Nominee says he's the wrong man

16:00, Jan 15 2013
scott gilmour
LOCAL HERO: I Have A Dream New Zealand founder Scott Gilmour with some of the youngsters involved in the Mt Roskill-based programme. Mr Gilmour is a semifinalist in the 2013 Kiwibank New Zealander of the Year Local Hero Awards.

A decade after setting up the New Zealand branch of the I Have A Dream youth trust Scott Gilmour is up for an honour in a nationwide award.

But the Mt Roskill businessman and patron says his nomination as a local hero in the Kiwibank New Zealander of the Year Award is a source of "extreme annoyance" for him.

I Have A Dream has spent the last decade working closely to help a group of Mt Roskill youngsters through school and while Mr Gilmour is happy the trust is getting some deflected recognition as a result of his nomination he insists the real plaudits should go to the staff and volunteers who keep the organisation running.

Mr Gilmour was nominated by I Have A Dream project co-ordinator Ant Backhouse and is the semifinalist in the category.

"It's Ant who should be getting the recognition," Mr Gilmour says.

"I brought the idea home from the States but for the last 10 years Ant has been shoulder-to-shoulder with me.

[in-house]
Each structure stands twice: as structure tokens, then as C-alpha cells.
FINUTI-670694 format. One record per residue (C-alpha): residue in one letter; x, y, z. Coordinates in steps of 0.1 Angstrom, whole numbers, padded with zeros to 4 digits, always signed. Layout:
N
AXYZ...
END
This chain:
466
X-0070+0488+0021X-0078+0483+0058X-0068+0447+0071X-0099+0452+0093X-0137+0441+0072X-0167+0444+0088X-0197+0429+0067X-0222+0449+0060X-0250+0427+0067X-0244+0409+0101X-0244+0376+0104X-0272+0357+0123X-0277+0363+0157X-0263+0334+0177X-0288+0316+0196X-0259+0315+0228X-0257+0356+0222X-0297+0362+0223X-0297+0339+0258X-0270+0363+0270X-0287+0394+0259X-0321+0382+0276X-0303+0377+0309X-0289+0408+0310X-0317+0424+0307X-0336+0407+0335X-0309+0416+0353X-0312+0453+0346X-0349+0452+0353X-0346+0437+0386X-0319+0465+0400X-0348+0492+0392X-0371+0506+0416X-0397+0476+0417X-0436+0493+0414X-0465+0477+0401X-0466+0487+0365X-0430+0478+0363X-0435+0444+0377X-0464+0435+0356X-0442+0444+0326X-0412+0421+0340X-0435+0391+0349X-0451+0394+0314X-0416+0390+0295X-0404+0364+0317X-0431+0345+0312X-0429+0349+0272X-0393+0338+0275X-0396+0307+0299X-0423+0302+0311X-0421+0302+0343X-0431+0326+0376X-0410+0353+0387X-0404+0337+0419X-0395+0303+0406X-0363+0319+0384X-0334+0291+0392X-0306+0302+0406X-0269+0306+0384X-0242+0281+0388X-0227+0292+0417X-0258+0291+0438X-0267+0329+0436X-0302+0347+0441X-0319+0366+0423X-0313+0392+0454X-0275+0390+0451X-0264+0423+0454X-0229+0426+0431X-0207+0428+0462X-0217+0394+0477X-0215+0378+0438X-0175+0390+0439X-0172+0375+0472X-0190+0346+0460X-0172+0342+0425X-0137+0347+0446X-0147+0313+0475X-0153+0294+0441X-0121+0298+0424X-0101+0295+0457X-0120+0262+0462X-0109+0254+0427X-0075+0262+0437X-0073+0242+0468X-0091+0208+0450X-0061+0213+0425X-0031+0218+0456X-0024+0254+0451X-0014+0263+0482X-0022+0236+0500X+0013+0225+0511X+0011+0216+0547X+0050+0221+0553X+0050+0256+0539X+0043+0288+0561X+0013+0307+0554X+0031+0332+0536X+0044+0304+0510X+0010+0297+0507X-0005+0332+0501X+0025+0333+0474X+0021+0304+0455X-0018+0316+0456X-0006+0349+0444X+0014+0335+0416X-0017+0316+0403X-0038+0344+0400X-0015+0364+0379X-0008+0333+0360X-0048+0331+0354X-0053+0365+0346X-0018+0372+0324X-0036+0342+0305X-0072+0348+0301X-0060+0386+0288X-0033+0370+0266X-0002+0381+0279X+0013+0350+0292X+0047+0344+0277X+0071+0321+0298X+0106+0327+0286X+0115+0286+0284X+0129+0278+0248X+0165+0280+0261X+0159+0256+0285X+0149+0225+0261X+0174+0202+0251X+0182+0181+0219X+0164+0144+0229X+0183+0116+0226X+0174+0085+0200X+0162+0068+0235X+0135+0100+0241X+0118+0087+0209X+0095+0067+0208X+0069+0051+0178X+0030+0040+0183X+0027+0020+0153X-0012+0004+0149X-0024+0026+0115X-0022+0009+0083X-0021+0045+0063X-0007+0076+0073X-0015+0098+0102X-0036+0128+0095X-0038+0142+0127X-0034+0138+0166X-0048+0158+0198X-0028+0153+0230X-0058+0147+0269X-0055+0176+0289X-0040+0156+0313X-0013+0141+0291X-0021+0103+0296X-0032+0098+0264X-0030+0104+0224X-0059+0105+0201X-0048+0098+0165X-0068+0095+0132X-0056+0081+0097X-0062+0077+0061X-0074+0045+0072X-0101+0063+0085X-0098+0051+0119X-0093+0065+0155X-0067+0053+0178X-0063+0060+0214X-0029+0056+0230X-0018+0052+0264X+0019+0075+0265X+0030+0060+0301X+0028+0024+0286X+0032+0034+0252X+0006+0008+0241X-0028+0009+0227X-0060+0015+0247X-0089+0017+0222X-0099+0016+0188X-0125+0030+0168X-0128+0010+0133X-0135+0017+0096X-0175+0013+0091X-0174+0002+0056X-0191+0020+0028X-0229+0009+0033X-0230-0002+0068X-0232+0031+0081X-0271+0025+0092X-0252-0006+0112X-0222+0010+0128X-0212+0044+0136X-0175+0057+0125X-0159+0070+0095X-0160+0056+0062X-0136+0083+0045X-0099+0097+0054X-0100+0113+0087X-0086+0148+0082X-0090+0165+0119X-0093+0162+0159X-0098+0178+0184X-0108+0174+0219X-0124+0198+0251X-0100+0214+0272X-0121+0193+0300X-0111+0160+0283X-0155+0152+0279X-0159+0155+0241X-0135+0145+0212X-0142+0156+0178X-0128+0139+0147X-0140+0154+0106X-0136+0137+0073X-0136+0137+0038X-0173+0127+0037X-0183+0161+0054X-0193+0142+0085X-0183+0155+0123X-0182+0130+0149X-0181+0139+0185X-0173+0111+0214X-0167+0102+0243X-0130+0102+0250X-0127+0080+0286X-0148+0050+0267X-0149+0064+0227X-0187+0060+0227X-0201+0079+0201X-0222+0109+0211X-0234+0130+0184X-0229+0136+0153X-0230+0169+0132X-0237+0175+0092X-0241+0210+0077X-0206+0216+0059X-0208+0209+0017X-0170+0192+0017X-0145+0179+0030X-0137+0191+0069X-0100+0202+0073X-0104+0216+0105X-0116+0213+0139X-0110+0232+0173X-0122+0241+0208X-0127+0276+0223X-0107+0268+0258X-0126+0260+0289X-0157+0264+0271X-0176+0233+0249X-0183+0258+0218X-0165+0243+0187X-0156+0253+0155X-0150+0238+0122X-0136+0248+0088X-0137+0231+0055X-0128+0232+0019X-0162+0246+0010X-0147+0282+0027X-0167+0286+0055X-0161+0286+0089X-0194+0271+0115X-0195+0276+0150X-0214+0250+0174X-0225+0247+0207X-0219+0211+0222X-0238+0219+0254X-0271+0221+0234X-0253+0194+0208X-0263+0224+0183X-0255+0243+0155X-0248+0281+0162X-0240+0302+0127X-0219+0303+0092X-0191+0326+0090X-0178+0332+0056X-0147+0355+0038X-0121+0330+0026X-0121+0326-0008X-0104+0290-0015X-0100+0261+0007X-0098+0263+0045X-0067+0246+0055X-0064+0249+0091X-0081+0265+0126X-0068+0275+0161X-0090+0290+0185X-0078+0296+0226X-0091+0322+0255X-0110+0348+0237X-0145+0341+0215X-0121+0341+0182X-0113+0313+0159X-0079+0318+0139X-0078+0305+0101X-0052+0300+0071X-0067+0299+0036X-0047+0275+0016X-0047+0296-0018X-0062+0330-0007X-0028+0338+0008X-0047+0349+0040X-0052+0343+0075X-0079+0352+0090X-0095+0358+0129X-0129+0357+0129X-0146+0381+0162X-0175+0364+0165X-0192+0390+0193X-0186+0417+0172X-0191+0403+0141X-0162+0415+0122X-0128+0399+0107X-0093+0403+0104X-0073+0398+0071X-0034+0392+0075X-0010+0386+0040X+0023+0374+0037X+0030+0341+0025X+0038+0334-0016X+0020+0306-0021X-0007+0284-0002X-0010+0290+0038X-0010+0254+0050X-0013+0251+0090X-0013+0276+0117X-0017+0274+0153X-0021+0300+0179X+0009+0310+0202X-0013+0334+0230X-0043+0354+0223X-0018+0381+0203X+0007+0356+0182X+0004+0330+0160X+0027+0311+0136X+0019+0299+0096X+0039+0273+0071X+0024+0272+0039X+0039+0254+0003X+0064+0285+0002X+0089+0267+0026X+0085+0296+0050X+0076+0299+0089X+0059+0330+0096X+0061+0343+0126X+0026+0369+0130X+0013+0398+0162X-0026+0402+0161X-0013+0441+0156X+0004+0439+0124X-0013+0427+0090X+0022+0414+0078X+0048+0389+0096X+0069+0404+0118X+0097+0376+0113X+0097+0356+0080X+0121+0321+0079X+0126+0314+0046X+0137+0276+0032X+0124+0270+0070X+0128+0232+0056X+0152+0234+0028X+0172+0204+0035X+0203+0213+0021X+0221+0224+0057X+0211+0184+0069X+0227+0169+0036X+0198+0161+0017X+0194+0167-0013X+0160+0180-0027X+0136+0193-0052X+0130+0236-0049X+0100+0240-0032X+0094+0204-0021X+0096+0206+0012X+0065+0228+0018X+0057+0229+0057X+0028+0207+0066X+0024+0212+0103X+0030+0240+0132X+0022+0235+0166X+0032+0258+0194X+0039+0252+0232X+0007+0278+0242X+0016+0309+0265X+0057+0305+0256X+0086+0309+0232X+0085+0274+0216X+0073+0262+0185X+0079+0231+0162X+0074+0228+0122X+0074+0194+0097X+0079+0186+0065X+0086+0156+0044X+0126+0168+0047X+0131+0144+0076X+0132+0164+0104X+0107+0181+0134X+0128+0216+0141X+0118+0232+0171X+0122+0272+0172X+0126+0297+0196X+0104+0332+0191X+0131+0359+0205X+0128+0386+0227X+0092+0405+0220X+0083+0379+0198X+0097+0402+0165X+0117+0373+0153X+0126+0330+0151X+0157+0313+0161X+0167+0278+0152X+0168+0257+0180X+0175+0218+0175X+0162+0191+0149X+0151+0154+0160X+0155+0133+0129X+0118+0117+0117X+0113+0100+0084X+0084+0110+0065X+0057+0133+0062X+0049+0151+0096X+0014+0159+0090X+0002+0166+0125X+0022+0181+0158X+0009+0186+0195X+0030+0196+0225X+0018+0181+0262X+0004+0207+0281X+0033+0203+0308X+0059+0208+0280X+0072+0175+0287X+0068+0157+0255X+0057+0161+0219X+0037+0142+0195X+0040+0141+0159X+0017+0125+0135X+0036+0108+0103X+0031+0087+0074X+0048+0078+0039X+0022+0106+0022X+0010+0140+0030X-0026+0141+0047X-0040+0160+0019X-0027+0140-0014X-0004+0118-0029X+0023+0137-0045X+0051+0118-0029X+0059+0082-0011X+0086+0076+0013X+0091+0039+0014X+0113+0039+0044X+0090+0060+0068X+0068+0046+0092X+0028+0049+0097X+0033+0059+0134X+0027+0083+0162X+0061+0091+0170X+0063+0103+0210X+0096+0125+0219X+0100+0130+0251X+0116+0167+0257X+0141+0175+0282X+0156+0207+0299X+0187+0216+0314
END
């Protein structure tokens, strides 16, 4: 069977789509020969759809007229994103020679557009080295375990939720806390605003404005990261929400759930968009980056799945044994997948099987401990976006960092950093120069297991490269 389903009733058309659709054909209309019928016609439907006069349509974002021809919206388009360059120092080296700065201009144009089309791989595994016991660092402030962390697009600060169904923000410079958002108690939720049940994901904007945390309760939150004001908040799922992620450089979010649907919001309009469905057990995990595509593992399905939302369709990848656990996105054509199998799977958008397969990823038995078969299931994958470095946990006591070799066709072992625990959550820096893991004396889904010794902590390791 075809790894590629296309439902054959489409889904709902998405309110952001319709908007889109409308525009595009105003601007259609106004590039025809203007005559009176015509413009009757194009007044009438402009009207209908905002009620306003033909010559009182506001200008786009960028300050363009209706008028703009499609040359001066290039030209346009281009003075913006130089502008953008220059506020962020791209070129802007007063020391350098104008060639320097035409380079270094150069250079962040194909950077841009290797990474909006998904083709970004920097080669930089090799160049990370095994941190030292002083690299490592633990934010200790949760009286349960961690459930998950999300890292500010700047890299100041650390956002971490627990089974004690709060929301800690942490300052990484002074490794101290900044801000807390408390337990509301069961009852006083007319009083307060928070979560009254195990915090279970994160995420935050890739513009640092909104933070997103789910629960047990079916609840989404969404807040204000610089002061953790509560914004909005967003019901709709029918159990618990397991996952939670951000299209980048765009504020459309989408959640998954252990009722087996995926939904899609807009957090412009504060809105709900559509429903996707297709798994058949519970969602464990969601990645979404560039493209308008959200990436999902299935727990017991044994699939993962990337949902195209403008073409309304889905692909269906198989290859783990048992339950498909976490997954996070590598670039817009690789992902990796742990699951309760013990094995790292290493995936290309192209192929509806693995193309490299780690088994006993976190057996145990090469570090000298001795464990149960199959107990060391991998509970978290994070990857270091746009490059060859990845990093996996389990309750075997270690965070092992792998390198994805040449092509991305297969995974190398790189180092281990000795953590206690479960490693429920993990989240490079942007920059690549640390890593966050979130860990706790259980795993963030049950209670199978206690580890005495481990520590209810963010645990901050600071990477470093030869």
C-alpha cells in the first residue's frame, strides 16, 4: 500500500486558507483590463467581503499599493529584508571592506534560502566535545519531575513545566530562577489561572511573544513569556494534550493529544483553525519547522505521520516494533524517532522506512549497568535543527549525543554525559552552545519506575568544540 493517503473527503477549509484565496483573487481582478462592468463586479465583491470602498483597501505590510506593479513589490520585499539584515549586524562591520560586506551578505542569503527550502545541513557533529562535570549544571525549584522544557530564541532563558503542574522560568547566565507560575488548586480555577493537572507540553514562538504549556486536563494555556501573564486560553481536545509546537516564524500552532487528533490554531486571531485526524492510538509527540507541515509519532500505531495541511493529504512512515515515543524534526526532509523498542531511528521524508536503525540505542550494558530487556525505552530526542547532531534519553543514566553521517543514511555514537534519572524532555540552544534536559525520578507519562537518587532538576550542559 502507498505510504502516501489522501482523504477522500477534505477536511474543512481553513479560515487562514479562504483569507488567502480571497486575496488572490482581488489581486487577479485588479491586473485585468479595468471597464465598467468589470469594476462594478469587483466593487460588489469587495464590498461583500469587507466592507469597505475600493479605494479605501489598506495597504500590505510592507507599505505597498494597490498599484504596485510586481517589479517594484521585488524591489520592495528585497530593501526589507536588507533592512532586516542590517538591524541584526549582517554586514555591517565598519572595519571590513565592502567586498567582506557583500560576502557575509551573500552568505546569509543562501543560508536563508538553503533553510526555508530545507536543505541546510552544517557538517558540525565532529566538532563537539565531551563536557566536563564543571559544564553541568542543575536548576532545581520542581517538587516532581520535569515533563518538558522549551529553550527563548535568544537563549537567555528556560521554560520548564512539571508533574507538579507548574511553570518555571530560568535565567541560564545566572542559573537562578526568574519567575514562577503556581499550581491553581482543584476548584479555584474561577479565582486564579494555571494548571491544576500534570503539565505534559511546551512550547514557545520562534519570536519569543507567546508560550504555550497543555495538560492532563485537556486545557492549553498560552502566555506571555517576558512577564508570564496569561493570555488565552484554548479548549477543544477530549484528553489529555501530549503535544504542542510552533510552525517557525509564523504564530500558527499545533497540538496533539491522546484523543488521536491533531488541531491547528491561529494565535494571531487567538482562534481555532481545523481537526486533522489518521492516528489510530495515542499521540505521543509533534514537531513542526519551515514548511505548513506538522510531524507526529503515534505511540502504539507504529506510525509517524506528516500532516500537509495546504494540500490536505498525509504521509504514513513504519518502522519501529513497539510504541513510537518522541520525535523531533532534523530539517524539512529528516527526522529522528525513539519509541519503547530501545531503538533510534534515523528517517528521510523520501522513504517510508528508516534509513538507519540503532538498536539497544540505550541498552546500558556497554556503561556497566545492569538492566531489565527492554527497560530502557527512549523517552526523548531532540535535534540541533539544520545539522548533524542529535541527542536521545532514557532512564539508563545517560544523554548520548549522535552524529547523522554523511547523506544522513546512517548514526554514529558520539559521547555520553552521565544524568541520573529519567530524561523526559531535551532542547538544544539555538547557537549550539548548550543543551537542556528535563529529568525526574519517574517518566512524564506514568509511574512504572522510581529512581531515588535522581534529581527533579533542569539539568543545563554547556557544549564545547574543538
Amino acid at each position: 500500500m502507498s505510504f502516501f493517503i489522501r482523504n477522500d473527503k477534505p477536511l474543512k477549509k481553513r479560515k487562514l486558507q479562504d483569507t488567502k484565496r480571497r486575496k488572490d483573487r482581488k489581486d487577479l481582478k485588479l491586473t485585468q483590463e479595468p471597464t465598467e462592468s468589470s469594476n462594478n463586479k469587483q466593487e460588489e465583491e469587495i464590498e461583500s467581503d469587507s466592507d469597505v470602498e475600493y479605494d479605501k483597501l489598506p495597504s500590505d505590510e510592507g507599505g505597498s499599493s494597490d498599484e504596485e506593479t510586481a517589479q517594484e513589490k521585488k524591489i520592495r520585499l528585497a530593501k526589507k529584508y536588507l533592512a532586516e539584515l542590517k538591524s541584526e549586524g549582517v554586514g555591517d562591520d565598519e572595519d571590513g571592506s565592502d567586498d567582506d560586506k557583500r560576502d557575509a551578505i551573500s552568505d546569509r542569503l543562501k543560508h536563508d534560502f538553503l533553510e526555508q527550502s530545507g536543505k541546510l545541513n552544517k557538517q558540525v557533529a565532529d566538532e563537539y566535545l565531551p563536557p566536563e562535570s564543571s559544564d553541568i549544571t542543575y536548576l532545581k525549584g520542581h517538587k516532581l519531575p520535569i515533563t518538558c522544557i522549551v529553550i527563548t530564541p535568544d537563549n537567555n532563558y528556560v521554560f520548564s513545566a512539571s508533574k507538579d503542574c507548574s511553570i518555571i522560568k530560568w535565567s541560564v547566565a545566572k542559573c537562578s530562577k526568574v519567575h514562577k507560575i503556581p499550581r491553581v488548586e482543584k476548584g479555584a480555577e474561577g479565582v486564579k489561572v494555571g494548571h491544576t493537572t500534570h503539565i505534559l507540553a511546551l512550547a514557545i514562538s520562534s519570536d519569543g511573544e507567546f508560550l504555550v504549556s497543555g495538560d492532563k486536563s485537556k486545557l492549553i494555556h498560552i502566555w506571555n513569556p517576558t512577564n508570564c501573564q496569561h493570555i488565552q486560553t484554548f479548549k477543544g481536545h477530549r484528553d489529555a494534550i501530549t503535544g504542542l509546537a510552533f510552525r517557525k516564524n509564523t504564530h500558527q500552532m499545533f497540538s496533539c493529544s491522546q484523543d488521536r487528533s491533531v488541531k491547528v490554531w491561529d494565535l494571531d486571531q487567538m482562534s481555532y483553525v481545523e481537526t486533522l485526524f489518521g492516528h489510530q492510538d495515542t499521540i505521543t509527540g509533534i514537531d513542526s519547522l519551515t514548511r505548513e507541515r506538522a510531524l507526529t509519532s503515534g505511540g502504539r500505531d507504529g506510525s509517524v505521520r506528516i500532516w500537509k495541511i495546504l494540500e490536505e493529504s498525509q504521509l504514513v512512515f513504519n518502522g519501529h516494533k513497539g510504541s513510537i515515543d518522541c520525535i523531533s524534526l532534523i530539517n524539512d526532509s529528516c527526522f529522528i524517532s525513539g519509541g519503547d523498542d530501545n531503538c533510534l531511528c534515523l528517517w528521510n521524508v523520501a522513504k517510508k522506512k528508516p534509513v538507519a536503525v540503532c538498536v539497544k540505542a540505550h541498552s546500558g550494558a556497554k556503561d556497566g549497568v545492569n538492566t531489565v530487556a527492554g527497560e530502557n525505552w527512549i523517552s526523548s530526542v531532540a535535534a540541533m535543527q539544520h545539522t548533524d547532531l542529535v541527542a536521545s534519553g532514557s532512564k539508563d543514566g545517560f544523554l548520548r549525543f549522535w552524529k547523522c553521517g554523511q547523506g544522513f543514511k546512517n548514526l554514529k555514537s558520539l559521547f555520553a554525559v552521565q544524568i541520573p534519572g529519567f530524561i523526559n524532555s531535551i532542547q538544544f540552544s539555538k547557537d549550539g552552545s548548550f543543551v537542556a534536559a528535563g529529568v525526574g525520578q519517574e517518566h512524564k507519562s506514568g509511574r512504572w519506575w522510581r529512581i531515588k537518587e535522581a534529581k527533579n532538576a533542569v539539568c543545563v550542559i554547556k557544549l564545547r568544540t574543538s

"The kids have all got cellphones and get in touch with him at all hours. He just does so much and puts in so much heart, love and time. The idea is one thing, but the time is another thing."

The I Have A Dream programme aims to help youngsters from the decile one Wesley Primary School in Mt Roskill to stay in school before offering them assistance through higher education.

Mentors may find themselves knocking on doors to make sure their charges are getting to school, or leading a party on a tramping expedition.

Each project selects one entire year level from the school, not just the talented kids or the troubled kids, and works with that same group of children for several years.

Ten years in the first group is turning 18 and doing well, Mr Gilmour says, but the milestone is not one the team is dwelling on.

"We had a momentary pause to reflect on it.

"We've been quite successful and the kids are doing quite well so we are happy with our achievement.

"But we've only been working with a small group and there might be hundreds if not thousands who could use the programme."

Indeed the trust is in the process of developing a business plan to make it more "broadly impactful".

"We've got some ideas on how to scale this out," Mr Gilmour says.

"Part of it is resourcing. We need money and it is out there, but it's more the people like Ant that can dedicate that much time and energy. The big thing is consistency."

Finalists for the Kiwibank New Zealander of the Year Local Hero award will be announced on Friday.

Central Leader